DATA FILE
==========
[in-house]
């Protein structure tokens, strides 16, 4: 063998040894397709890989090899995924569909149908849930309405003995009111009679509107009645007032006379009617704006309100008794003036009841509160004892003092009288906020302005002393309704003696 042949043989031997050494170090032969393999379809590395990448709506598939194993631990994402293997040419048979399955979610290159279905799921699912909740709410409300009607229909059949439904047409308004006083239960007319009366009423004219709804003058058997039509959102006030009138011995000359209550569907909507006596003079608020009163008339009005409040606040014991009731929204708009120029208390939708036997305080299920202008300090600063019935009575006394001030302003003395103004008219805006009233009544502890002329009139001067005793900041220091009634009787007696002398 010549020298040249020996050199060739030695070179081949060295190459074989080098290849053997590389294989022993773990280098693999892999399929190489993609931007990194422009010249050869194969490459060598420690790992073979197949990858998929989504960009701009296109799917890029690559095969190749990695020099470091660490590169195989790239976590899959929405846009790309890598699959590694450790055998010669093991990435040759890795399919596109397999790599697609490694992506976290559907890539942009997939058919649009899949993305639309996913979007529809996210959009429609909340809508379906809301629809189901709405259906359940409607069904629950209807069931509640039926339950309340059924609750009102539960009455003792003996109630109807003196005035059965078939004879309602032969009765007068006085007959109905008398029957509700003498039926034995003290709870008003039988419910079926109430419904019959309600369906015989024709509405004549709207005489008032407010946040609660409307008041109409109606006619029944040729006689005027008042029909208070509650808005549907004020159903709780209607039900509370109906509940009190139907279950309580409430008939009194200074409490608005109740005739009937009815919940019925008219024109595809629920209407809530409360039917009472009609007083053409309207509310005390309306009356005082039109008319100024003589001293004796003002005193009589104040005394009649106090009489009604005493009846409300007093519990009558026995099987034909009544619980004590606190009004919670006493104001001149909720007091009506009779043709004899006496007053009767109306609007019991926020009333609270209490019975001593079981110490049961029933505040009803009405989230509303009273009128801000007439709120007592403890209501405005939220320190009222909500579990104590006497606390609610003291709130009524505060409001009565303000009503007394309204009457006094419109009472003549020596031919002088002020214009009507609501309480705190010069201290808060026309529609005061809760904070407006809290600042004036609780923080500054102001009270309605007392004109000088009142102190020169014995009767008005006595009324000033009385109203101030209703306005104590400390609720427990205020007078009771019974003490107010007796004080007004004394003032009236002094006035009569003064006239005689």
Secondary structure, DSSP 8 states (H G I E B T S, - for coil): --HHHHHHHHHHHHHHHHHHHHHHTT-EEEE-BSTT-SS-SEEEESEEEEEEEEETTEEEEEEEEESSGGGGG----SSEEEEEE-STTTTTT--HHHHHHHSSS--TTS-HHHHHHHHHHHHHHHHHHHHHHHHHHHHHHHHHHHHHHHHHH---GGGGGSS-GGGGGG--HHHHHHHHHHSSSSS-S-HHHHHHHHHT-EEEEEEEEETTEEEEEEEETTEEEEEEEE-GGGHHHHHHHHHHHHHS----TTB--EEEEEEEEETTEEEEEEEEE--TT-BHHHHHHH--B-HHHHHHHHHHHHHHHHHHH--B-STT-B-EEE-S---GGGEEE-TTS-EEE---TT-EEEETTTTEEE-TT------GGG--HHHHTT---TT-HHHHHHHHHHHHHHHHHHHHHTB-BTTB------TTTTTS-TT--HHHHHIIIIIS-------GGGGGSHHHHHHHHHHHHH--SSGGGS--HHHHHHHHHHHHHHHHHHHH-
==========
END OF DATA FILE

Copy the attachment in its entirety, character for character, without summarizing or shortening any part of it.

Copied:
[in-house]
């Protein structure tokens, strides 16, 4: 063998040894397709890989090899995924569909149908849930309405003995009111009679509107009645007032006379009617704006309100008794003036009841509160004892003092009288906020302005002393309704003696 042949043989031997050494170090032969393999379809590395990448709506598939194993631990994402293997040419048979399955979610290159279905799921699912909740709410409300009607229909059949439904047409308004006083239960007319009366009423004219709804003058058997039509959102006030009138011995000359209550569907909507006596003079608020009163008339009005409040606040014991009731929204708009120029208390939708036997305080299920202008300090600063019935009575006394001030302003003395103004008219805006009233009544502890002329009139001067005793900041220091009634009787007696002398 010549020298040249020996050199060739030695070179081949060295190459074989080098290849053997590389294989022993773990280098693999892999399929190489993609931007990194422009010249050869194969490459060598420690790992073979197949990858998929989504960009701009296109799917890029690559095969190749990695020099470091660490590169195989790239976590899959929405846009790309890598699959590694450790055998010669093991990435040759890795399919596109397999790599697609490694992506976290559907890539942009997939058919649009899949993305639309996913979007529809996210959009429609909340809508379906809301629809189901709405259906359940409607069904629950209807069931509640039926339950309340059924609750009102539960009455003792003996109630109807003196005035059965078939004879309602032969009765007068006085007959109905008398029957509700003498039926034995003290709870008003039988419910079926109430419904019959309600369906015989024709509405004549709207005489008032407010946040609660409307008041109409109606006619029944040729006689005027008042029909208070509650808005549907004020159903709780209607039900509370109906509940009190139907279950309580409430008939009194200074409490608005109740005739009937009815919940019925008219024109595809629920209407809530409360039917009472009609007083053409309207509310005390309306009356005082039109008319100024003589001293004796003002005193009589104040005394009649106090009489009604005493009846409300007093519990009558026995099987034909009544619980004590606190009004919670006493104001001149909720007091009506009779043709004899006496007053009767109306609007019991926020009333609270209490019975001593079981110490049961029933505040009803009405989230509303009273009128801000007439709120007592403890209501405005939220320190009222909500579990104590006497606390609610003291709130009524505060409001009565303000009503007394309204009457006094419109009472003549020596031919002088002020214009009507609501309480705190010069201290808060026309529609005061809760904070407006809290600042004036609780923080500054102001009270309605007392004109000088009142102190020169014995009767008005006595009324000033009385109203101030209703306005104590400390609720427990205020007078009771019974003490107010007796004080007004004394003032009236002094006035009569003064006239005689």
Secondary structure, DSSP 8 states (H G I E B T S, - for coil): --HHHHHHHHHHHHHHHHHHHHHHTT-EEEE-BSTT-SS-SEEEESEEEEEEEEETTEEEEEEEEESSGGGGG----SSEEEEEE-STTTTTT--HHHHHHHSSS--TTS-HHHHHHHHHHHHHHHHHHHHHHHHHHHHHHHHHHHHHHHHHH---GGGGGSS-GGGGGG--HHHHHHHHHHSSSSS-S-HHHHHHHHHT-EEEEEEEEETTEEEEEEEETTEEEEEEEE-GGGHHHHHHHHHHHHHS----TTB--EEEEEEEEETTEEEEEEEEE--TT-BHHHHHHH--B-HHHHHHHHHHHHHHHHHHH--B-STT-B-EEE-S---GGGEEE-TTS-EEE---TT-EEEETTTTEEE-TT------GGG--HHHHTT---TT-HHHHHHHHHHHHHHHHHHHHHTB-BTTB------TTTTTS-TT--HHHHHIIIIIS-------GGGGGSHHHHHHHHHHHHH--SSGGGS--HHHHHHHHHHHHHHHHHHHH-